Meet our bloggers. Each one wears many hats in life, like our police detective/author/musician Kevin. Our bloggers are from all walks of life, each with a distinct and unique point of view but what they all have in common is their passion to share their lives and stories with you in their own words. We enjoy reading their posts and know you will too. Let us know what you think by leaving comments at the end of each post. And don’t forget to sign up below to stay in touch.
Husband, hockey, soccer, dance and golf dad, golfer, sled hockey player, traveler. Founder of Wiggle Your Toes and COO of Tillges Orthotic Prosthetic, Inc.
When Aaron arrived at work on January 2, 2007 he received a call from a colleague stranded on a major highway in the Twin Cities. Aaron, known as the guy who would give the shirt of his back to help anyone, went to see what he could do to help. When he arrived at the scene he got out of his car to survey the situation when another car crashed into Aaron’s car crushing him between the two cars. As the result of an accident Aaron lost both of his legs above the knee. Needing to find resources and solutions that would allow him to return to his life as quickly as possible, but frustrated by the lack of clear steps to take, Aaron decided to figure it out on his own. He leveraged his 15 years of professional experience in business development and management in the Information Technology and Engineering staffing, consulting and outsourcing industry to pull together the resources he needed to make a quick and successful recovery. In May of 2008 Aaron turned the entire experience into a non profit called Wiggle Your Toes with the mission to help other amputees regain independence and mobility. Aaron continues to give back to the amputee community through W.Y.T.’s and by lobbying on Capital Hill for the Amputee Coalition of America (ACA) parity act. Aaron is a bi-lateral C-Leg wearer who resides in the Twin Cities with his wife Amanda and their three children.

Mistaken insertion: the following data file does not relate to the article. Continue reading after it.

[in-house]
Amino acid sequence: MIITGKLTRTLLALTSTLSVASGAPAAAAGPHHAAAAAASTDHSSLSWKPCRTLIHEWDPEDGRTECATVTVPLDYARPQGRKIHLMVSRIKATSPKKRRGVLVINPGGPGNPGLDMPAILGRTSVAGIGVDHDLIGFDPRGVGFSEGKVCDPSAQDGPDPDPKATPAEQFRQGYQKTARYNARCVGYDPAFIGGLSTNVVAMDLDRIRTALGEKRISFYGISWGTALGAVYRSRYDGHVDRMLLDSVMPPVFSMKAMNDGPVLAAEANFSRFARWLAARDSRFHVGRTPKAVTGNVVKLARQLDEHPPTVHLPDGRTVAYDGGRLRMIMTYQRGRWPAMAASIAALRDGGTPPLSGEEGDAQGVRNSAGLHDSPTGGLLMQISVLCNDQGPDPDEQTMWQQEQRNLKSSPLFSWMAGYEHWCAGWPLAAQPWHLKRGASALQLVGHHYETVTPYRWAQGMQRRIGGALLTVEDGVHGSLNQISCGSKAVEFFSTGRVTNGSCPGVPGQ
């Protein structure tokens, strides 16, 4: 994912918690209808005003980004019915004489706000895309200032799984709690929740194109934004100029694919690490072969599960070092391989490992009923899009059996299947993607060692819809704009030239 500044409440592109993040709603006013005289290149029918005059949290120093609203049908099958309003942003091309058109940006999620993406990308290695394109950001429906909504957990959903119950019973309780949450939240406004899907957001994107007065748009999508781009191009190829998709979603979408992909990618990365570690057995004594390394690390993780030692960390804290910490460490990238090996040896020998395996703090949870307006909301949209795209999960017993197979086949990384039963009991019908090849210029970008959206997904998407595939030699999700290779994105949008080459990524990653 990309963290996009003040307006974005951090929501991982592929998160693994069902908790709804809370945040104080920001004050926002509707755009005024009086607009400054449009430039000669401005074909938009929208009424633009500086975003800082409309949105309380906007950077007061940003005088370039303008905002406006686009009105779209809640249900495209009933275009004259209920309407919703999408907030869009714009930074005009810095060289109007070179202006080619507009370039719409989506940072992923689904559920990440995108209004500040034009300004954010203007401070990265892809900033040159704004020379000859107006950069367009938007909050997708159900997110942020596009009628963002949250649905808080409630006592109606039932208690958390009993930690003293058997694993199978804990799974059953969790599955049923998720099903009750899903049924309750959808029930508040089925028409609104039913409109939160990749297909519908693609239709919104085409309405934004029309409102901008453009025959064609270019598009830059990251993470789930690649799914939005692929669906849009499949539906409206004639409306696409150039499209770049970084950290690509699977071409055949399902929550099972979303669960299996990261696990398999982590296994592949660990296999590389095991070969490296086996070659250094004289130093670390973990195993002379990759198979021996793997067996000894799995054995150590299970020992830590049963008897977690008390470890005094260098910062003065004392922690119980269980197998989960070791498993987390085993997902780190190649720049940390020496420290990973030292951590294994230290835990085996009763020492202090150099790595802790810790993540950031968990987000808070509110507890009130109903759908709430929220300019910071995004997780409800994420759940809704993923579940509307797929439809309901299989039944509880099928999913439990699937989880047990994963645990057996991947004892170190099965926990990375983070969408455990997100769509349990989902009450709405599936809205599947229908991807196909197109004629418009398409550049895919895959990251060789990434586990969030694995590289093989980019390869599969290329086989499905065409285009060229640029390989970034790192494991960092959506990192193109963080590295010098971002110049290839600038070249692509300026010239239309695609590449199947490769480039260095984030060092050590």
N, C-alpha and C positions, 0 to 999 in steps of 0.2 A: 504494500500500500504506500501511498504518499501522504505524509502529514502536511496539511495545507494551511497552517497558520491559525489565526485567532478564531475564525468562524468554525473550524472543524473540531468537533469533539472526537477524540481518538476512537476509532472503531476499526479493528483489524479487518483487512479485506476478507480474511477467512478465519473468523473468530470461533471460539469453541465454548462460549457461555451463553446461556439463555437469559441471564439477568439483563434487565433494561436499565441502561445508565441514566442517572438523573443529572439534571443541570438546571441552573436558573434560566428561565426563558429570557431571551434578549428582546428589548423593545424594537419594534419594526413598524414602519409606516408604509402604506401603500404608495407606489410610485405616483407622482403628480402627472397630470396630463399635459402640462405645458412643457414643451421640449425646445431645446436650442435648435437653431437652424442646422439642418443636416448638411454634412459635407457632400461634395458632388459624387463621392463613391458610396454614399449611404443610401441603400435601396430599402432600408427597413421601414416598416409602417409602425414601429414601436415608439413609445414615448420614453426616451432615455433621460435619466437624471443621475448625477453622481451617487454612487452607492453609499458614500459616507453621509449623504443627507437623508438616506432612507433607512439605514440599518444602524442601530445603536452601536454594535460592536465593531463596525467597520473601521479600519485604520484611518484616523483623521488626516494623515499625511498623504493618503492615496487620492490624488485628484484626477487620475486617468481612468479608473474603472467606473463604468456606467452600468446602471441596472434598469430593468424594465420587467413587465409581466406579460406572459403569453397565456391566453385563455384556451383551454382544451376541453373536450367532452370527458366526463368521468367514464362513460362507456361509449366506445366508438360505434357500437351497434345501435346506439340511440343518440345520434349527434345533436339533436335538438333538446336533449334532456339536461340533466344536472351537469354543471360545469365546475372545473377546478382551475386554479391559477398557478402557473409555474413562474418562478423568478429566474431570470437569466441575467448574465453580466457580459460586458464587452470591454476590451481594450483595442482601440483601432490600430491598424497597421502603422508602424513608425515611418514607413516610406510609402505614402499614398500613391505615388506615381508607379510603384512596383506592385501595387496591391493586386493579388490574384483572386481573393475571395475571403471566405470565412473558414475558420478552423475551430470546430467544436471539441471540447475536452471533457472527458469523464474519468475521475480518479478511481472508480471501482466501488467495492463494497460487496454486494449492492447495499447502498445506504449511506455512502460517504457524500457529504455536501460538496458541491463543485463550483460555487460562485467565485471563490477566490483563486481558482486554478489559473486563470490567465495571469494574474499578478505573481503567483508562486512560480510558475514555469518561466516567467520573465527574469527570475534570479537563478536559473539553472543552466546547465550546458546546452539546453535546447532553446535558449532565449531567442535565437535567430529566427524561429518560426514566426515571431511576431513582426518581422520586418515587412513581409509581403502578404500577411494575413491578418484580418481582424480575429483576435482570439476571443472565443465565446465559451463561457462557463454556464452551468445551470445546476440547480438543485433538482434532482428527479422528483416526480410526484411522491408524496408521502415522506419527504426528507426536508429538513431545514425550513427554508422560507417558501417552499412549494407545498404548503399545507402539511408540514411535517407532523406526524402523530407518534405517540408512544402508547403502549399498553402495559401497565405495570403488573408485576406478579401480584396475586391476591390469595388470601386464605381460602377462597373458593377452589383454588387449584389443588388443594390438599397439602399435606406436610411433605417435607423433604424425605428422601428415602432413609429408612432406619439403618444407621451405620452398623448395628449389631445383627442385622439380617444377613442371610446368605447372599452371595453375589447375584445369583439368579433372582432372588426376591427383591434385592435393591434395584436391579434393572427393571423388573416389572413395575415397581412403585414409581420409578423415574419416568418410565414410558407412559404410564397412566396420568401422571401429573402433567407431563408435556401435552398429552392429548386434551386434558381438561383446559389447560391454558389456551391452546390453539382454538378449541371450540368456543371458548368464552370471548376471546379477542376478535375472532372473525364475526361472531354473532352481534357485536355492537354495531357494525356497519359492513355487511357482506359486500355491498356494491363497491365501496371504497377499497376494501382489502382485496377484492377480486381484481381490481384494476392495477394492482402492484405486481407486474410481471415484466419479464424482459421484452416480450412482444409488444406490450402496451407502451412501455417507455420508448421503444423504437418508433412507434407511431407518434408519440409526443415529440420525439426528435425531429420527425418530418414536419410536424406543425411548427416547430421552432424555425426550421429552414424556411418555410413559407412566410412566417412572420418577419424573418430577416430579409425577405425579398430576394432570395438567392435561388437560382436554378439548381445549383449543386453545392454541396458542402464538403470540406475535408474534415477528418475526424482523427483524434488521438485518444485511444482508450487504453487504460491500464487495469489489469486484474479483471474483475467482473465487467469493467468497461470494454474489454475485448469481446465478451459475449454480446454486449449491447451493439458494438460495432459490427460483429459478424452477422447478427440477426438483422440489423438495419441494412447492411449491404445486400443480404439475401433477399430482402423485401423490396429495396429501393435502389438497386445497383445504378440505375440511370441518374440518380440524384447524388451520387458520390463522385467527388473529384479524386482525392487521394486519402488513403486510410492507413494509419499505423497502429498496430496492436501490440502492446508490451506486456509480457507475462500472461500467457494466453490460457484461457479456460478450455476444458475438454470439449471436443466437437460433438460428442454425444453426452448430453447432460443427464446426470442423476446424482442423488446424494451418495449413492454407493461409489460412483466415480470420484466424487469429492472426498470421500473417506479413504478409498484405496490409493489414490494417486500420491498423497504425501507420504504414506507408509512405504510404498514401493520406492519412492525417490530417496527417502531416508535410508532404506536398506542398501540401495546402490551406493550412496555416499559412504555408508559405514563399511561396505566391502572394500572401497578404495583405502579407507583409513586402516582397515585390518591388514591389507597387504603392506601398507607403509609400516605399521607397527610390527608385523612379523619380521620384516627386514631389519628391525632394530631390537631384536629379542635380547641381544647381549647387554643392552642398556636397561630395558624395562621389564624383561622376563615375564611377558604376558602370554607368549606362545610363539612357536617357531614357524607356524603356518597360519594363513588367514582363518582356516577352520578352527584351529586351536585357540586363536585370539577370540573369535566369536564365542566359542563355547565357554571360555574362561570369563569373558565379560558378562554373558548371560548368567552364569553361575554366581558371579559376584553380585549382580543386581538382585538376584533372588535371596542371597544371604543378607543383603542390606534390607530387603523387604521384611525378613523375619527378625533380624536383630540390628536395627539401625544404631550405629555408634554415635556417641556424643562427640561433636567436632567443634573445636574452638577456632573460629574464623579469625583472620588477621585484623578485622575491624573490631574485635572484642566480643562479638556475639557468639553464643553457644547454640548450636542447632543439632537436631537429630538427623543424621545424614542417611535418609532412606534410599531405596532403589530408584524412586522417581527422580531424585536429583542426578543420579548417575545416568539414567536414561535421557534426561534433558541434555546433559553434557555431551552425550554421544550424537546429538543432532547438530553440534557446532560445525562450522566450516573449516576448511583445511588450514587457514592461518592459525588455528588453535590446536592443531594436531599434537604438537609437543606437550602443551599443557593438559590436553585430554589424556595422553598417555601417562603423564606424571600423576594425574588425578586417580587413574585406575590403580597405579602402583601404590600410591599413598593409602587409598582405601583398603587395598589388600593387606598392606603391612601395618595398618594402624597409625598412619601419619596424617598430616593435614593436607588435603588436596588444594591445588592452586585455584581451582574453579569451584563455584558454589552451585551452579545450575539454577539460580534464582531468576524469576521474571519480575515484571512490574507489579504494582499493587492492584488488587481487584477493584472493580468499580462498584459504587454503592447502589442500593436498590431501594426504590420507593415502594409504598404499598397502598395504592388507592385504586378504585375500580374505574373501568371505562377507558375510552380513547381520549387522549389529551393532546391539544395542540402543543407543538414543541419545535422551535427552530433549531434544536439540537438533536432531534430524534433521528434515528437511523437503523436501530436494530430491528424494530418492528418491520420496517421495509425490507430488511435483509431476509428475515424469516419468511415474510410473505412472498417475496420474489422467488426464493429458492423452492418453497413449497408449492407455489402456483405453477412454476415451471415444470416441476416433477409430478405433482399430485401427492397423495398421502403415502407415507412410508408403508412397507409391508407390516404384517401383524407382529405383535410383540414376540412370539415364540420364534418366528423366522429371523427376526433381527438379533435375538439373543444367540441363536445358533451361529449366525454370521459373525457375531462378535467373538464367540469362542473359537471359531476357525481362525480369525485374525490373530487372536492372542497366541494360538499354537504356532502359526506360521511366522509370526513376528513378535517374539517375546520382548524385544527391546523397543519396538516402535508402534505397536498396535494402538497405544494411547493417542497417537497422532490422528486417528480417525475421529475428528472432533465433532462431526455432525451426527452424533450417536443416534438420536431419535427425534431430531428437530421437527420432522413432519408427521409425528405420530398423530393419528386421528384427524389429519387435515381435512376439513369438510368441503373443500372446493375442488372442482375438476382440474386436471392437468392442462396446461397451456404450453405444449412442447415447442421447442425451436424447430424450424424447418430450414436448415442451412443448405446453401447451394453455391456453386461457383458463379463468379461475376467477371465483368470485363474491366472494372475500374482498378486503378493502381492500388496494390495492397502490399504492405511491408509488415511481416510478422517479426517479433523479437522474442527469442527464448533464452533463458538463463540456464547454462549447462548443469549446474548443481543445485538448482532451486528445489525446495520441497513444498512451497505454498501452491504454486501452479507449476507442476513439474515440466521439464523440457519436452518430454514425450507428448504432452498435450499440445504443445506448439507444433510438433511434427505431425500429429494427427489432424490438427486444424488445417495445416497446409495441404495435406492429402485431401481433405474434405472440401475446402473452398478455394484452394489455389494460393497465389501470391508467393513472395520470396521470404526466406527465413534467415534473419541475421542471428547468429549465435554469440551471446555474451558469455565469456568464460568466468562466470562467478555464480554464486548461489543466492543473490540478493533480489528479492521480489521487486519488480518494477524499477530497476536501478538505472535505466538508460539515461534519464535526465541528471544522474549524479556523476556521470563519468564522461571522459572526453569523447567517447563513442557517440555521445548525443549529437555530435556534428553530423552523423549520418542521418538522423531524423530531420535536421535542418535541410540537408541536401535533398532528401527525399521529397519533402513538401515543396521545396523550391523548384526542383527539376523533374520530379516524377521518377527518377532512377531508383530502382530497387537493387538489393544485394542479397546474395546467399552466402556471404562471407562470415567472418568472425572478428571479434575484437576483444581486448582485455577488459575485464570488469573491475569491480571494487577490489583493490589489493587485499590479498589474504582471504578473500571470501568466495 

Loving husband, dad, car enthusiast, diesel technician, football fan, active community member.
Del is an involved dad who had a hard time keeping up with his very active 11 year old daughter due to over 20 years of debilitating lower back pain. A former diesel mechanic and house framer, he was no longer able to do any heavy lifting, and over time had difficulty walking. But when Del’s orthotist fit him with the new Ottobock C-Brace his life changed. Now Del is able to keep up with his family, even when it requires spending 19 hours in his C-Braces while visiting Sea World!
Featured guest bloggers – all with different perspectives, interests, and stories to tell!
Student, animal lover, daughter and a sister, spiritual, music obsessed, fitness enthusiast, artistic, friendly, optimistic, volunteer.
On Christmas Day 2009 I became an above knee amputee at 20 years old when I fell asleep driving and hit a guardrail head on. Over 50 feet of guardrail traveled through the front of my car, through my knee, and exited out the trunk of my vehicle. I’m blessed enough to say that my amputation was my only injury and nobody else was hurt due to my accident. Although it was a long and hard road to recovery, I am pleased to say that I wear my C-Leg from the start of my day to the end and have been doing so for over 2 years now!!
Police detective, author, musician, football coach, husband, father, motivational speaker.
Kevin lost his right knee in 2005 due to complications related to a motorcycle accident he had two years earlier and was fit with a C-Leg. Kevin became only one of less than four above knee amputee police officers in the country and the first ever in the state of Kentucky. Kevin went on to fly in the Air Unit for two years before becoming a homicide detective for another three years. He was even featured on the A&E channel’s First 48 program during the highest ever rated premier show of season ten. Kevin wrote and published a biography about his experience called The Serious Business of Laughing at Life.
Parent, veteran, military spouse, advocate, friend, coffee drinker, baker, woman trying to survive parenthood.